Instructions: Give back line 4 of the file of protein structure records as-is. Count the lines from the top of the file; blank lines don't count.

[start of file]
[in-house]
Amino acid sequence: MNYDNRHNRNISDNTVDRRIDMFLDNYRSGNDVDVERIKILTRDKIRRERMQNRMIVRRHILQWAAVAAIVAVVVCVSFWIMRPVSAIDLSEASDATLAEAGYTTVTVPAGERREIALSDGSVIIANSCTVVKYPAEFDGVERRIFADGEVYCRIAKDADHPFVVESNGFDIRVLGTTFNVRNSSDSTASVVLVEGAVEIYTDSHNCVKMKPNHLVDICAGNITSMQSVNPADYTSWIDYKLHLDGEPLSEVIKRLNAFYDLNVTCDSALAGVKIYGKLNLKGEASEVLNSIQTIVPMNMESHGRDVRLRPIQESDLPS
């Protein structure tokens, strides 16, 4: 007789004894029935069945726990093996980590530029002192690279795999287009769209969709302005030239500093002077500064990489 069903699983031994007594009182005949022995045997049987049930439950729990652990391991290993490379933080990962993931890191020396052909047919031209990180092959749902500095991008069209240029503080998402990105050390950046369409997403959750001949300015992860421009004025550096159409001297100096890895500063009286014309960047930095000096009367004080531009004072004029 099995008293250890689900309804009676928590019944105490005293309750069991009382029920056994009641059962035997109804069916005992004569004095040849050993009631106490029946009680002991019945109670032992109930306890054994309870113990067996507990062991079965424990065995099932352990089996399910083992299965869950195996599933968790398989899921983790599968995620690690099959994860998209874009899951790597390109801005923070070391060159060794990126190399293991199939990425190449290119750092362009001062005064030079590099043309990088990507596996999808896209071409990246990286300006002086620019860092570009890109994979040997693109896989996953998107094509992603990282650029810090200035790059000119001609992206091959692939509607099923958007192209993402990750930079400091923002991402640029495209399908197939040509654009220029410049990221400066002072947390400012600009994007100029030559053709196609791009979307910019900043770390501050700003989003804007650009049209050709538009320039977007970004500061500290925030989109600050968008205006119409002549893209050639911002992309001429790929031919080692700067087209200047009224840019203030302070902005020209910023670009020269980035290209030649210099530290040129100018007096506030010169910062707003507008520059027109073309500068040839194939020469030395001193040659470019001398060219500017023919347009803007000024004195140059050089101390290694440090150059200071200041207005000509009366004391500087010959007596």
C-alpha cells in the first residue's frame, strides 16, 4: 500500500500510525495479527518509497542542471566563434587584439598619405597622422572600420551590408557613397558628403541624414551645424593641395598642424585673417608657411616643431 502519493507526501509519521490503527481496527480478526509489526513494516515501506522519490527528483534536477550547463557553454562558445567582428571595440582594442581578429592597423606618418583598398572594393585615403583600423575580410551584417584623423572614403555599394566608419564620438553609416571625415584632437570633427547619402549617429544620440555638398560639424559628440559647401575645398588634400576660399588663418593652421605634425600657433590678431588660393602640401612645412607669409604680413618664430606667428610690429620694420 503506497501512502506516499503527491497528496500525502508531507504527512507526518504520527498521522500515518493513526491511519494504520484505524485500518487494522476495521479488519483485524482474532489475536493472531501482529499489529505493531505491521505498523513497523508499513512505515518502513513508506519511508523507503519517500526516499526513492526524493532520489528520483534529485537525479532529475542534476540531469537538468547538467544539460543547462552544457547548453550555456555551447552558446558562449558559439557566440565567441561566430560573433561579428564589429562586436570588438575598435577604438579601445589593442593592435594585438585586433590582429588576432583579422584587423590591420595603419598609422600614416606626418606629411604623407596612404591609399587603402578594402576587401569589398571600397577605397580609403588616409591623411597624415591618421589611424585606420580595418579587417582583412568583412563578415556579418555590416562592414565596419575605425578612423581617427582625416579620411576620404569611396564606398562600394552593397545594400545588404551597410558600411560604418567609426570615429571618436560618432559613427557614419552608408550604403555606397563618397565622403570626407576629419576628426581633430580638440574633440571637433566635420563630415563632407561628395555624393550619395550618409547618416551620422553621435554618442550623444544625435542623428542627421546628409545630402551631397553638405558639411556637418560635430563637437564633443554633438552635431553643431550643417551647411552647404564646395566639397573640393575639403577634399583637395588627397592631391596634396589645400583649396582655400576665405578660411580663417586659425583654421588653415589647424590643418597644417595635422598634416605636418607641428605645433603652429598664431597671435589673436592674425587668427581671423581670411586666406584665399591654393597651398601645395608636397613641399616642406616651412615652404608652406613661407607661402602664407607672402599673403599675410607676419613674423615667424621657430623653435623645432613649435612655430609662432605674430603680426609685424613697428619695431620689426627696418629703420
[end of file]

C-alpha cells in the first residue's frame, strides 16, 4: 500500500500510525495479527518509497542542471566563434587584439598619405597622422572600420551590408557613397558628403541624414551645424593641395598642424585673417608657411616643431 502519493507526501509519521490503527481496527480478526509489526513494516515501506522519490527528483534536477550547463557553454562558445567582428571595440582594442581578429592597423606618418583598398572594393585615403583600423575580410551584417584623423572614403555599394566608419564620438553609416571625415584632437570633427547619402549617429544620440555638398560639424559628440559647401575645398588634400576660399588663418593652421605634425600657433590678431588660393602640401612645412607669409604680413618664430606667428610690429620694420 503506497501512502506516499503527491497528496500525502508531507504527512507526518504520527498521522500515518493513526491511519494504520484505524485500518487494522476495521479488519483485524482474532489475536493472531501482529499489529505493531505491521505498523513497523508499513512505515518502513513508506519511508523507503519517500526516499526513492526524493532520489528520483534529485537525479532529475542534476540531469537538468547538467544539460543547462552544457547548453550555456555551447552558446558562449558559439557566440565567441561566430560573433561579428564589429562586436570588438575598435577604438579601445589593442593592435594585438585586433590582429588576432583579422584587423590591420595603419598609422600614416606626418606629411604623407596612404591609399587603402578594402576587401569589398571600397577605397580609403588616409591623411597624415591618421589611424585606420580595418579587417582583412568583412563578415556579418555590416562592414565596419575605425578612423581617427582625416579620411576620404569611396564606398562600394552593397545594400545588404551597410558600411560604418567609426570615429571618436560618432559613427557614419552608408550604403555606397563618397565622403570626407576629419576628426581633430580638440574633440571637433566635420563630415563632407561628395555624393550619395550618409547618416551620422553621435554618442550623444544625435542623428542627421546628409545630402551631397553638405558639411556637418560635430563637437564633443554633438552635431553643431550643417551647411552647404564646395566639397573640393575639403577634399583637395588627397592631391596634396589645400583649396582655400576665405578660411580663417586659425583654421588653415589647424590643418597644417595635422598634416605636418607641428605645433603652429598664431597671435589673436592674425587668427581671423581670411586666406584665399591654393597651398601645395608636397613641399616642406616651412615652404608652406613661407607661402602664407607672402599673403599675410607676419613674423615667424621657430623653435623645432613649435612655430609662432605674430603680426609685424613697428619695431620689426627696418629703420